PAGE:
- Be wary of new people who show great interest in you. People who try to figure out your ins and outs too soon should be wary, especially if they show an interest in your personal life, work, or financial situation. Such a person may have ulterior motives for being friends with you.
Step 4. Listen more and talk less
Talk about trivial things until you feel more comfortable with the new acquaintance. It's better to listen more to what the other person has to say than to tell too much about yourself. Also, this kind of behavior with new friends may be more attractive because most people like to talk about themselves and often feel excited when someone is willing to listen.
- Keep your secrets tight. Naive people often trust strangers too quickly. Don't let anyone know about your personal life and business, except your family and best friends and trusted partners. Avoid sharing too many stories.
- Don't talk impulsively. If you're the type of person who rarely thinks before speaking, take action to prevent yourself from saying things you may regret. Pause for a moment and think about your words before saying them.
Step 5. Learn to read people
What a person says and what is felt deep inside are usually two different things. Words make up only 7% of communication, while 55% is body language and 30% is tone of voice.
- Is your new friend leaning away or coming closer to you? This can indicate that the person doesn't like you.
- Do your acquaintances slip their hands under their feet, in their pockets or behind their backs? This can indicate that he is not interested in the conversation or interaction taking place.
- Watch for questionable body language. The interlocutor showing an open arms posture while facing you directly is a sign that he is comfortable with what is going on.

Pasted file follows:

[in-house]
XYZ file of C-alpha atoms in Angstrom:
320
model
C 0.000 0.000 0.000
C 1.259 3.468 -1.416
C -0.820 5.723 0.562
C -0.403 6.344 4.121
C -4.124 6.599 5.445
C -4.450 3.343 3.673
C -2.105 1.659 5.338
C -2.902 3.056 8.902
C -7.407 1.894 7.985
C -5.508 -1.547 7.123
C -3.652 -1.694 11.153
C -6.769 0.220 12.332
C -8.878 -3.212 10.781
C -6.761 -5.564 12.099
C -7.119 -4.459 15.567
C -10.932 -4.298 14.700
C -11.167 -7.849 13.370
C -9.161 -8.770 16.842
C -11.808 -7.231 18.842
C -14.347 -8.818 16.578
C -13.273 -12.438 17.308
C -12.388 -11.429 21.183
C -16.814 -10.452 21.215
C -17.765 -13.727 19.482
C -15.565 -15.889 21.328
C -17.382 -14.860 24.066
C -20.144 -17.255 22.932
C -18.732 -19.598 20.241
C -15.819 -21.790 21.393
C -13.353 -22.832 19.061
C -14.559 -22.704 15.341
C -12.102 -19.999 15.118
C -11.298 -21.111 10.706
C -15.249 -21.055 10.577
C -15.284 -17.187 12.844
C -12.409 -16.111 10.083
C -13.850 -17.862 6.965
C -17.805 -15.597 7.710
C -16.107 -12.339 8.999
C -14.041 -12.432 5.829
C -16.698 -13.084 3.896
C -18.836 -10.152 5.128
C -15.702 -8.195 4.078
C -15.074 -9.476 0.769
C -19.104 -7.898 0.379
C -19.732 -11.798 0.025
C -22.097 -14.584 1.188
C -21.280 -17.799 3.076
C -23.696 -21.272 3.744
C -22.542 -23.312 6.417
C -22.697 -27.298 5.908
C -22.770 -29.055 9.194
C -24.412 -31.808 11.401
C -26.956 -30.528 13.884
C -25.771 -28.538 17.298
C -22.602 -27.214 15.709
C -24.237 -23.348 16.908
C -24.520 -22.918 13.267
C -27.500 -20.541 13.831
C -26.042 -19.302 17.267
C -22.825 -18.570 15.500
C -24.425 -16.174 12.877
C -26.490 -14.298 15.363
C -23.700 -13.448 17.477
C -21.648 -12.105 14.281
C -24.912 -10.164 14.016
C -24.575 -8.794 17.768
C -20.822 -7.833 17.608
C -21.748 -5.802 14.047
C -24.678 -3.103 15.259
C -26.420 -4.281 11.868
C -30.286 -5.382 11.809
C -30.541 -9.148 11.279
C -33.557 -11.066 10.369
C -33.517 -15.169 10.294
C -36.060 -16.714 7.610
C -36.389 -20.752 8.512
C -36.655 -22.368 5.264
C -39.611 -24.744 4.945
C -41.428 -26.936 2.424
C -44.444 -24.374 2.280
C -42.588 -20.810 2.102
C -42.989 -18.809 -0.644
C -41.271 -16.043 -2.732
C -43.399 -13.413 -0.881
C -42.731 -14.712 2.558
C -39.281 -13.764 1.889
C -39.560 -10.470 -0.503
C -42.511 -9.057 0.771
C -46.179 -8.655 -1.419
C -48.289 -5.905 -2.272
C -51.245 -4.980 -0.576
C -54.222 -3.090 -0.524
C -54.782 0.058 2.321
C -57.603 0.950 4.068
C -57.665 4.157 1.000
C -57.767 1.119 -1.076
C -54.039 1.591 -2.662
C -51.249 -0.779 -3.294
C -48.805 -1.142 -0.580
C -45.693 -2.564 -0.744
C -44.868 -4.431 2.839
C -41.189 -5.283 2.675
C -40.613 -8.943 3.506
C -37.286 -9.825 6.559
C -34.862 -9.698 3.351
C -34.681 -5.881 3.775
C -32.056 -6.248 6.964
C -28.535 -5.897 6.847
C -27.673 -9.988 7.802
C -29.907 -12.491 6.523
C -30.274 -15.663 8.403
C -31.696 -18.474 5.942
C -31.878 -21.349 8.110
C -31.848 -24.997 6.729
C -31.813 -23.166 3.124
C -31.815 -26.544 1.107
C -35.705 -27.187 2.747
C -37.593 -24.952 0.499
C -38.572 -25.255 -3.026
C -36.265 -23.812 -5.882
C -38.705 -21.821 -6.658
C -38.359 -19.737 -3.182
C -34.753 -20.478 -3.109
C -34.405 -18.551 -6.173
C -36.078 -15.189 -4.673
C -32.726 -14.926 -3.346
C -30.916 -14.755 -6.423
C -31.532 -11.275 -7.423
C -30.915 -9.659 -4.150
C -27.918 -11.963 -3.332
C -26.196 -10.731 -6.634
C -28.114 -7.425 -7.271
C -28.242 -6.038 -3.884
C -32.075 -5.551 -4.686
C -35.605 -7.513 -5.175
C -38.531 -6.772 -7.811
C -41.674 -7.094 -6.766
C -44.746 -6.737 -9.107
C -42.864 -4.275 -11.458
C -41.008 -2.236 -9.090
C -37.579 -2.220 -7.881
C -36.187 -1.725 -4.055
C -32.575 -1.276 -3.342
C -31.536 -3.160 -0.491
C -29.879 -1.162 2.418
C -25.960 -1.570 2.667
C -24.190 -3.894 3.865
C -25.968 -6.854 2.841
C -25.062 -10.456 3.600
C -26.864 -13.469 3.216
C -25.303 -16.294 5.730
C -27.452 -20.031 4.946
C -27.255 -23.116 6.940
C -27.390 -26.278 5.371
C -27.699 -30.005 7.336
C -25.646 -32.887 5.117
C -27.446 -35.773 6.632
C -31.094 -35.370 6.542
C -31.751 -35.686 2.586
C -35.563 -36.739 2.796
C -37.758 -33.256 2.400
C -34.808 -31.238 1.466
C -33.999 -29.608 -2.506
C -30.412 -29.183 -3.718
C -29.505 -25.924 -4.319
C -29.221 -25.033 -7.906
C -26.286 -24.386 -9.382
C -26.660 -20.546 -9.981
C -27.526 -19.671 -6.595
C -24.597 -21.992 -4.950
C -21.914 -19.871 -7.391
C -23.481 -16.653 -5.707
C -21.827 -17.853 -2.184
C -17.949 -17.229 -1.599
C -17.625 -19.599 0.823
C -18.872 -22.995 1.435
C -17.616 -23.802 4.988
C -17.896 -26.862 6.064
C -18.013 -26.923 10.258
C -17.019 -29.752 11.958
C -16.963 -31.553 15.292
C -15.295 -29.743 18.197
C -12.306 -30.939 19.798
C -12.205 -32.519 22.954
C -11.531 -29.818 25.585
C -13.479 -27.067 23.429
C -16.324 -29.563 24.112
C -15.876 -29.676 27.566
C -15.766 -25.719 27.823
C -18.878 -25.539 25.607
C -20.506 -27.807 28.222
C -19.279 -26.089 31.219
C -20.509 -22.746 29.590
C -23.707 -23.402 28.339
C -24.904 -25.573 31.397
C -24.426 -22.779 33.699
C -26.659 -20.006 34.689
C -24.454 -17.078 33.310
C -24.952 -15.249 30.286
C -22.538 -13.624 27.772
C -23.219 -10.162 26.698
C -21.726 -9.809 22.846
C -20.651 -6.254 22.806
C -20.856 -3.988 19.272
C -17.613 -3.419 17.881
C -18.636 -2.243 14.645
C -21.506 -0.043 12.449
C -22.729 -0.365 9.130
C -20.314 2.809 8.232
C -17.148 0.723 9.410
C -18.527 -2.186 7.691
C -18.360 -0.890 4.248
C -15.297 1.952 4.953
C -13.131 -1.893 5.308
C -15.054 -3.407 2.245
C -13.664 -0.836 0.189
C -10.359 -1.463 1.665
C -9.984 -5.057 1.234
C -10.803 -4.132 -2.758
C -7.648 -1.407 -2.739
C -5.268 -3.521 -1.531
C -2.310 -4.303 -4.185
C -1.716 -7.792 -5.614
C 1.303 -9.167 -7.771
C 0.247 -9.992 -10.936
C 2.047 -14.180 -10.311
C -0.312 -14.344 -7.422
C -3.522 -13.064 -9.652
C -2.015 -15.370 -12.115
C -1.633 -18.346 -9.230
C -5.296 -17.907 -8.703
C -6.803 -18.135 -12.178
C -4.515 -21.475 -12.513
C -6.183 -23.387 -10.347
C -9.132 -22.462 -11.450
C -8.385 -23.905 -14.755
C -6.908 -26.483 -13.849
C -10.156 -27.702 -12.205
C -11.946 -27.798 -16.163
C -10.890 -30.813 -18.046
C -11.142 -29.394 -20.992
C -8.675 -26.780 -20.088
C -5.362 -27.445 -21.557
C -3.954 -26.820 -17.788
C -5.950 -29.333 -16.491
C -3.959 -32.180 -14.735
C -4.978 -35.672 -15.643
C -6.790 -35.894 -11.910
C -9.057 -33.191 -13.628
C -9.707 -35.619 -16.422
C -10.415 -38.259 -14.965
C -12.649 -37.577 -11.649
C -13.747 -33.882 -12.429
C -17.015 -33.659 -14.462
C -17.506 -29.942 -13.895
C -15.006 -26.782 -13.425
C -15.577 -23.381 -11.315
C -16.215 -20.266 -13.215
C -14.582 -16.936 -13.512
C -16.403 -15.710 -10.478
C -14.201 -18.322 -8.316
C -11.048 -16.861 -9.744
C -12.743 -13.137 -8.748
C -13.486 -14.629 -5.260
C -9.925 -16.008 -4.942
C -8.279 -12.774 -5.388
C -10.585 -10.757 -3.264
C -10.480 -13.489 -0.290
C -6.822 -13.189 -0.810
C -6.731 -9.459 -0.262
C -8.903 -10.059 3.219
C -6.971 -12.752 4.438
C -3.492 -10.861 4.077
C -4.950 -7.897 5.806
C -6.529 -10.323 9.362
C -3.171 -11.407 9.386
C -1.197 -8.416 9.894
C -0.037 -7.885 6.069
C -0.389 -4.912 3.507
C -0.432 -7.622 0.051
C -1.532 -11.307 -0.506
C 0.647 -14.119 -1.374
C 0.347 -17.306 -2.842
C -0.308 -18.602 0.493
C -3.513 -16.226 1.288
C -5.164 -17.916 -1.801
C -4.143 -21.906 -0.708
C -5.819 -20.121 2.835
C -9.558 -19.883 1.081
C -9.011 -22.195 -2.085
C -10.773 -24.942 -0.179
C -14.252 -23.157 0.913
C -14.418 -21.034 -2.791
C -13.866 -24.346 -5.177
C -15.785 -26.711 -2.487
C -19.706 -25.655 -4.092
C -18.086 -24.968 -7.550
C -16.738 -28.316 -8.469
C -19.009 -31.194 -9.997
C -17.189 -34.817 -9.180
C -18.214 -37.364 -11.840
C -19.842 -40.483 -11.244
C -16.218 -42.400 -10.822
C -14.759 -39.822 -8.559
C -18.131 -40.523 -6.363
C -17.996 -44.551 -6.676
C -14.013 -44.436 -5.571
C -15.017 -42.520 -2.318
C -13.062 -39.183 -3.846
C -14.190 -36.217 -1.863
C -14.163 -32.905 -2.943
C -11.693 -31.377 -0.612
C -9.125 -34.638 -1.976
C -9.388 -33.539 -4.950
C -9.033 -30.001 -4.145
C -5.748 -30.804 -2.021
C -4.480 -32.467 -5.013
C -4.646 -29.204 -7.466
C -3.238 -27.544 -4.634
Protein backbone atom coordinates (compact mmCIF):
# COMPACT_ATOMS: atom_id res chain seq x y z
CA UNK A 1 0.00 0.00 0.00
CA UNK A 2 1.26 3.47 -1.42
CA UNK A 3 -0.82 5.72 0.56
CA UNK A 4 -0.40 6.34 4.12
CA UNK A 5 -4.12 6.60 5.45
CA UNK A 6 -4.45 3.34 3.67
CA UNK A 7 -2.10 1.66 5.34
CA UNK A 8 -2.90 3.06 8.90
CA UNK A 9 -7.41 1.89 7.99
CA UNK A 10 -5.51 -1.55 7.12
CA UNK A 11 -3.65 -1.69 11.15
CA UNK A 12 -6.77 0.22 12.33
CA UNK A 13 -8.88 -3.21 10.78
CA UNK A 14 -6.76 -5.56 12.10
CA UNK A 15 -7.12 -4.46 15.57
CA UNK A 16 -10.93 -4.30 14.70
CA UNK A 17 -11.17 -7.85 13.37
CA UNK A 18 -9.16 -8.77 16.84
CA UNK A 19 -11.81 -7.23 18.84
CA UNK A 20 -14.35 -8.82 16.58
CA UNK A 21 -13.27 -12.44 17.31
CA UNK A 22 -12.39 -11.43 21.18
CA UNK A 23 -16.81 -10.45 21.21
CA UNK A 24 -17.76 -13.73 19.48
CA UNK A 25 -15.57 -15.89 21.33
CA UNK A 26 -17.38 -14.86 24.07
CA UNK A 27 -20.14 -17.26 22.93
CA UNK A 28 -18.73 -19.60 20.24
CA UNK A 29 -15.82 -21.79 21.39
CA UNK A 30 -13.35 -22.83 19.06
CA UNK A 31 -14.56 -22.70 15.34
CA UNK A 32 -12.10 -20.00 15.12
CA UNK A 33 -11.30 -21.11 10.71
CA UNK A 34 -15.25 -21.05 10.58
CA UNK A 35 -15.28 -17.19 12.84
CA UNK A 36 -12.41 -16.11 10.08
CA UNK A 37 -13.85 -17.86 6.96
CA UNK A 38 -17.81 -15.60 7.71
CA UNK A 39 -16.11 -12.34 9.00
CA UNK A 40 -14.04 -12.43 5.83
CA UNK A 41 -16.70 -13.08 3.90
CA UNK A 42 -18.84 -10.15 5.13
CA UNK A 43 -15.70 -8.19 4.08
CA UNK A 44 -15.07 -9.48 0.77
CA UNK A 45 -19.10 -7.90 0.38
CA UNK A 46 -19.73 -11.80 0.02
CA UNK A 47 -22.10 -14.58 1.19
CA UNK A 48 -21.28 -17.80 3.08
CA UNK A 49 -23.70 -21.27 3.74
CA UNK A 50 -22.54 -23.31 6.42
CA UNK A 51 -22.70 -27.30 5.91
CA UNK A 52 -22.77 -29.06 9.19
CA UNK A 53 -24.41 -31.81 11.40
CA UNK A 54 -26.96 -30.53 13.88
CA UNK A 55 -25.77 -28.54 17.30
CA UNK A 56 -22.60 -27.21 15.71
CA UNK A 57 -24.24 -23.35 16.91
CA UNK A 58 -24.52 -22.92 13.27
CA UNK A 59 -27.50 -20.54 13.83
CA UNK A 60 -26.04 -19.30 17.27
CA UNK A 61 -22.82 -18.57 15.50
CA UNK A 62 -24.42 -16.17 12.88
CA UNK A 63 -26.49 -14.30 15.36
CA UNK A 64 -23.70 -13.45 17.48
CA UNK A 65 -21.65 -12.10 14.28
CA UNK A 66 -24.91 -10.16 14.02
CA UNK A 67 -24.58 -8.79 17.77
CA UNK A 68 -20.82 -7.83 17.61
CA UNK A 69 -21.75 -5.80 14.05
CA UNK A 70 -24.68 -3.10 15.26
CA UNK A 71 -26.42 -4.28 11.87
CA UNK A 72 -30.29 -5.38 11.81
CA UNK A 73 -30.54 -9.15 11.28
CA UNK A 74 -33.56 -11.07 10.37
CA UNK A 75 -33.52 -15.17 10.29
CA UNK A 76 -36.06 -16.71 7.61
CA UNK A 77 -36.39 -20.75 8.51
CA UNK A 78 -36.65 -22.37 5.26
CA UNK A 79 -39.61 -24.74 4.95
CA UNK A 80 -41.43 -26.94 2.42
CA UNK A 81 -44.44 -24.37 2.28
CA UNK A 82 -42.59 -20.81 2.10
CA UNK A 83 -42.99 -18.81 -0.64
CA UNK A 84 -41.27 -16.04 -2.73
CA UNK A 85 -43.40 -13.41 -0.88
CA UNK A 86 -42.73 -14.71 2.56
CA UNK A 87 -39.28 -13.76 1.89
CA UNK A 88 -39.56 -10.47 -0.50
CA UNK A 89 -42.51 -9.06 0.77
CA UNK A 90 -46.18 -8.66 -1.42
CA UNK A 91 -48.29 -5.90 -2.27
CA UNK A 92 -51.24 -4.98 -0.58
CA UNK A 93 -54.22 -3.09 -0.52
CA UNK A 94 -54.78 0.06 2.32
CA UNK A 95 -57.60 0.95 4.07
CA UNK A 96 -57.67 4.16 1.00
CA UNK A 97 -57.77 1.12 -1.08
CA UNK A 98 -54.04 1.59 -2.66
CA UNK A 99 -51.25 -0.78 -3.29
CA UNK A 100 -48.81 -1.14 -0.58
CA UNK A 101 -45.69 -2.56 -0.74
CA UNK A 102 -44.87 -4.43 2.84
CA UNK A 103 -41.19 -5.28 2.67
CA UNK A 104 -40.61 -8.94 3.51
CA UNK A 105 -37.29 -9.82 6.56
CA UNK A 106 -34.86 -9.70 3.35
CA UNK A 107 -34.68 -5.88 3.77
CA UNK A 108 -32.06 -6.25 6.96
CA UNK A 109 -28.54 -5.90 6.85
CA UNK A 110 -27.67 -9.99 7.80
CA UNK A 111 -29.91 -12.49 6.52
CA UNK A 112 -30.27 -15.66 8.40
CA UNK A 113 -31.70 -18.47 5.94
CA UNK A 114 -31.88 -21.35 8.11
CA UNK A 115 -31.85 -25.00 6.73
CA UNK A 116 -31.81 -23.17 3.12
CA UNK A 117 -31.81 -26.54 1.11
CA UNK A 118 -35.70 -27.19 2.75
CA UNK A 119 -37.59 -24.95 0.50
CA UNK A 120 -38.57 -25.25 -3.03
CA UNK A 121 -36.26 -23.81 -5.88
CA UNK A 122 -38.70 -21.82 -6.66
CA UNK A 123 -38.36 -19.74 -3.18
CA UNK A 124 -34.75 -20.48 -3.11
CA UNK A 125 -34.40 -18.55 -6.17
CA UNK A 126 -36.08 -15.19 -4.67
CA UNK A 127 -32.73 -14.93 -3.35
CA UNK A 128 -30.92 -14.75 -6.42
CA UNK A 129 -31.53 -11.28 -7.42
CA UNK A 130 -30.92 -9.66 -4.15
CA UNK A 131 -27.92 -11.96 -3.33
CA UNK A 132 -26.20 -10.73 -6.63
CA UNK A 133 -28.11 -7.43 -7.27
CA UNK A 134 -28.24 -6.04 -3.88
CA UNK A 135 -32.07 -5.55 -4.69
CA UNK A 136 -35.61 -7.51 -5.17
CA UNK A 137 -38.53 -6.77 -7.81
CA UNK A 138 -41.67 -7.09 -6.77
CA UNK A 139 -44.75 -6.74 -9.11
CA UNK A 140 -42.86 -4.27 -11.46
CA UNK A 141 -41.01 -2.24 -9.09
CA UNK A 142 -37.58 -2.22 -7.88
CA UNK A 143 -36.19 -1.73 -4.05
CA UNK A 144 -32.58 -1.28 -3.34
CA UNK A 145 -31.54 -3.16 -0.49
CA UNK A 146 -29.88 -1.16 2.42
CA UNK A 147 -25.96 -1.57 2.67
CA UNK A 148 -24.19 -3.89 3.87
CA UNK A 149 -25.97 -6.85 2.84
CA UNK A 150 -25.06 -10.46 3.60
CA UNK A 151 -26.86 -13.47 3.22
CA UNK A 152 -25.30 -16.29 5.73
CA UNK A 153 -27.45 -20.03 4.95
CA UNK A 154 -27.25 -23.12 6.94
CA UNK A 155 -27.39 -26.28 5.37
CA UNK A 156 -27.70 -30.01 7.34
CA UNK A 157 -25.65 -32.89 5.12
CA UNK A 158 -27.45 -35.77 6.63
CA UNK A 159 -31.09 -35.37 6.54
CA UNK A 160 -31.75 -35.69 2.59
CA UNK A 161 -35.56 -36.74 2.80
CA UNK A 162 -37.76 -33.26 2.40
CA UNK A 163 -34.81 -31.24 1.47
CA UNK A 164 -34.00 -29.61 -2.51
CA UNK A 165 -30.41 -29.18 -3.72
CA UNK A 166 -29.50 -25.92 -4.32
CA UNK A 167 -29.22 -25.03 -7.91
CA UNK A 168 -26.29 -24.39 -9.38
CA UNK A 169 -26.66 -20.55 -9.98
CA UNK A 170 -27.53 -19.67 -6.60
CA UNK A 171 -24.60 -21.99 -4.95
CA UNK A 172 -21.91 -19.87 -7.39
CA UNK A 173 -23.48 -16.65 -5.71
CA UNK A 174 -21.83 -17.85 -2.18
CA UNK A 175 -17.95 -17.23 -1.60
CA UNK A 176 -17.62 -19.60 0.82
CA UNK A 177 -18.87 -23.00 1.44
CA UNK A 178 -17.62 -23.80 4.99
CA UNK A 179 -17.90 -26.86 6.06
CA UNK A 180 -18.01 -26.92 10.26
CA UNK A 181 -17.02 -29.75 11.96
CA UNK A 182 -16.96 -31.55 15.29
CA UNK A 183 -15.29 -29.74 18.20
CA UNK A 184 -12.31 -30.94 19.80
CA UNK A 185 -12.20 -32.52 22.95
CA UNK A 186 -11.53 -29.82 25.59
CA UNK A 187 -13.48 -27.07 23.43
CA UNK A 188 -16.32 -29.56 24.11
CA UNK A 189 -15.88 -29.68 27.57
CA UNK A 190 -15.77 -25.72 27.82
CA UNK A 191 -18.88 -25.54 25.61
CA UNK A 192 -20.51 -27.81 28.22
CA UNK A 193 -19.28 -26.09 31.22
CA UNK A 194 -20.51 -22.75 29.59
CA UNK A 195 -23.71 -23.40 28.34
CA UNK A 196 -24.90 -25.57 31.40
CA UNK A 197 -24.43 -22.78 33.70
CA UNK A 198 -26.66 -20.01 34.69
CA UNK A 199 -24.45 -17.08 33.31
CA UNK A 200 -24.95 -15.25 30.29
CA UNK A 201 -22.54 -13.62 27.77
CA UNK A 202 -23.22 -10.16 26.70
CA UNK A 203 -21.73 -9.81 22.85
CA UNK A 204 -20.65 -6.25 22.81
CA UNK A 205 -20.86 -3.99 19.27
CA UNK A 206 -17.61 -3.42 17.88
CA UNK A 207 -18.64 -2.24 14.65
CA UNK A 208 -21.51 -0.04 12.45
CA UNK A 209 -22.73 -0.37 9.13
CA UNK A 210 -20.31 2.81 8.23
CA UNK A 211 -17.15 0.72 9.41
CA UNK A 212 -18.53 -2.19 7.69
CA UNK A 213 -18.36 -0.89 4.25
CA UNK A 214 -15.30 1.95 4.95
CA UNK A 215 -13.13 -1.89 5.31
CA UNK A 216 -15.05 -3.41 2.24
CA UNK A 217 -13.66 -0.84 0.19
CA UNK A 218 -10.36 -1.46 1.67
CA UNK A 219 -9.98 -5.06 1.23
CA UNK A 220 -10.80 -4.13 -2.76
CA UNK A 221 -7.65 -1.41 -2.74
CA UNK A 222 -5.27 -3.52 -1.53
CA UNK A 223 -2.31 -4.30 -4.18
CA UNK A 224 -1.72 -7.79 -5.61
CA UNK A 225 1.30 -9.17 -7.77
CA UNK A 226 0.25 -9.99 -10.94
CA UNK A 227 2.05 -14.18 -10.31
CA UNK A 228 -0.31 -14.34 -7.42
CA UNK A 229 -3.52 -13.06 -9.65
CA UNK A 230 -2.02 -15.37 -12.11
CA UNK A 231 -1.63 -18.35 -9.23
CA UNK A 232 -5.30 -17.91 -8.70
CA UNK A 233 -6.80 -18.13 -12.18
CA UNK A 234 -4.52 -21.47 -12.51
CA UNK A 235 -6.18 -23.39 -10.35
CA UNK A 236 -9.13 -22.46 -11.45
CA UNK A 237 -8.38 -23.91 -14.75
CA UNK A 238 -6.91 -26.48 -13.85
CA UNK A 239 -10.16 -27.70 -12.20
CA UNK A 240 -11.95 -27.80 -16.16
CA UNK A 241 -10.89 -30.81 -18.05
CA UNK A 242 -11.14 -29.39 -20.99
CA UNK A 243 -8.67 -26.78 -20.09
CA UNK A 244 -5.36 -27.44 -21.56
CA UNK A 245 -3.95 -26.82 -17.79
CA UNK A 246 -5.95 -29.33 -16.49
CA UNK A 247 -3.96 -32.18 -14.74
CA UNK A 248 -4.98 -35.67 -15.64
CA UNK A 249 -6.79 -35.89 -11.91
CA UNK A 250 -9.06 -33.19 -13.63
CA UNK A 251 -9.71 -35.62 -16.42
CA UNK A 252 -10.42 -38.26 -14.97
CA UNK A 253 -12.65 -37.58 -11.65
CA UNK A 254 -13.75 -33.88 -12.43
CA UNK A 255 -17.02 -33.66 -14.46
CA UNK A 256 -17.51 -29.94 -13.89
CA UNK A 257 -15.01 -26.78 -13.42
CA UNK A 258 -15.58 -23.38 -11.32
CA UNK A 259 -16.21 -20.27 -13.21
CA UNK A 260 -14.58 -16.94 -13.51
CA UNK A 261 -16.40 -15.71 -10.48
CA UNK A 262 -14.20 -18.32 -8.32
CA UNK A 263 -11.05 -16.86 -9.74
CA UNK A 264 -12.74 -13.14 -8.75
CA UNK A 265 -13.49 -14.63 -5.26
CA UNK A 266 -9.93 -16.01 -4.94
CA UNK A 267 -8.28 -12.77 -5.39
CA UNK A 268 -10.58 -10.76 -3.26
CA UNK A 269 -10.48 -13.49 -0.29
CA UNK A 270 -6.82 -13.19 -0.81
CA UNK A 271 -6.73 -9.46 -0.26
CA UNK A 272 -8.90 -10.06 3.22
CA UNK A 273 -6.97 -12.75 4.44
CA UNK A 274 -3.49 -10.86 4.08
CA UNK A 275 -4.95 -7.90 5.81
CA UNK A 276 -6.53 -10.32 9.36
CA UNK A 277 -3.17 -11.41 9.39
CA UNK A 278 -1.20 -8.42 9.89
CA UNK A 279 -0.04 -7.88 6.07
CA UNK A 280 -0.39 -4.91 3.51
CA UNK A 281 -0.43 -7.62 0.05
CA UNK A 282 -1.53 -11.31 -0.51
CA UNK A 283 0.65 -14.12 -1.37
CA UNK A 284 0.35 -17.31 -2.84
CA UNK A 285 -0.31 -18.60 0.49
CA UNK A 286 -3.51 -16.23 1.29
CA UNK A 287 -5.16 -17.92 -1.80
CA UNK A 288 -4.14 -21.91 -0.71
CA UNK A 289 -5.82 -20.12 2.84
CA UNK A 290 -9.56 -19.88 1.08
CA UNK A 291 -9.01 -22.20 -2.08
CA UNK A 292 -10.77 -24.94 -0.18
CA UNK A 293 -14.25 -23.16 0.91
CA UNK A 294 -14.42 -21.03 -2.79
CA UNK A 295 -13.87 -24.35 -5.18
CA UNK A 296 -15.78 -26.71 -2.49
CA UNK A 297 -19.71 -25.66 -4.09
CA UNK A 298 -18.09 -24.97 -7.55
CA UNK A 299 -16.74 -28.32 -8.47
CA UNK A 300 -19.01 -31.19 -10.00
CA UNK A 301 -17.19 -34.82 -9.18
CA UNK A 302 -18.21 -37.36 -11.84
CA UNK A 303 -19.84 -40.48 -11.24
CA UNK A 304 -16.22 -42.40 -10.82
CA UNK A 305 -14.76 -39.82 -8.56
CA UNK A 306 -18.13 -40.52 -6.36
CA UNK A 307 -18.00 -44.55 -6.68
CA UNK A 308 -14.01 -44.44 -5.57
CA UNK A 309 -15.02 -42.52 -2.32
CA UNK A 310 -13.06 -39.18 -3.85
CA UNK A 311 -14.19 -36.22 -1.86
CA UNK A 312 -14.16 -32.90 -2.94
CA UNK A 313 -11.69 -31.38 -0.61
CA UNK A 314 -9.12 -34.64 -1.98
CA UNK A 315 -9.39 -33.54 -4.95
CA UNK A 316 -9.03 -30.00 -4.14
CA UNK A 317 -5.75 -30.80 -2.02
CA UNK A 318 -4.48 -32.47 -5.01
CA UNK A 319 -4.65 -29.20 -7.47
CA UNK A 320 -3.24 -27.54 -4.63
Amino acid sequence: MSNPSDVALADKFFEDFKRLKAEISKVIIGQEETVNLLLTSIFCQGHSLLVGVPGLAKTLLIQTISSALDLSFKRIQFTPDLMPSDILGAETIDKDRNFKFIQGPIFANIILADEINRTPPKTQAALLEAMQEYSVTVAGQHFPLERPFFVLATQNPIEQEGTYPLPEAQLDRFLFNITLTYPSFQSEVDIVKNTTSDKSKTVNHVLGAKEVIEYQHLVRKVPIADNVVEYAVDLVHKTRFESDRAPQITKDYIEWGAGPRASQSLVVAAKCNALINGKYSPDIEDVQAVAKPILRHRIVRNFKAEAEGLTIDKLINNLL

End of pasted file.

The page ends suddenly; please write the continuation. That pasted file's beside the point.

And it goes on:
- Do your acquaintances grit their teeth or purse their lips? This is a hint that she may be feeling tense in her current situation.
- If your hunch is that the person is suspicious or dishonest, distance yourself from the person immediately. Learn to trust your instincts.
Step 6. Realize that you cannot “fix” other people
Sometimes, people are considered naive if they believe that they can "fix" other people by helping them, loving them, trusting them, etc. This is common in romantic relationships. To be less naive, accept that each person is responsible for his or her own behavior and actions.
For example, a common symptom that can make a relationship unhealthy is a person believing that he can "love" his lover so that the loved one will stop the unhealthy behavior or change into a better person. While you can support your partner, you can't "fix" someone by loving them
Step 7. Believe in yourself
Even if you are a naive person, you still have something unique to offer the world. In fact, naive people may take greater risks and be more productive than more experienced people, but always doubt themselves. Learn to accept yourself as you are.
Step 8. Give yourself time
Your naivety cannot be changed overnight. Give yourself some time to get used to being a person who cares more about the people around you. Take some time before starting a new relationship until you feel better at judging someone's intentions.
- When in a new environment or meeting new acquaintances, be sure to let someone know where you are by providing an address or a way to contact you in case of an emergency. Meet new people in public places.
- Giving too much information makes the conversation more personal. Be careful not to also share personal information on social media.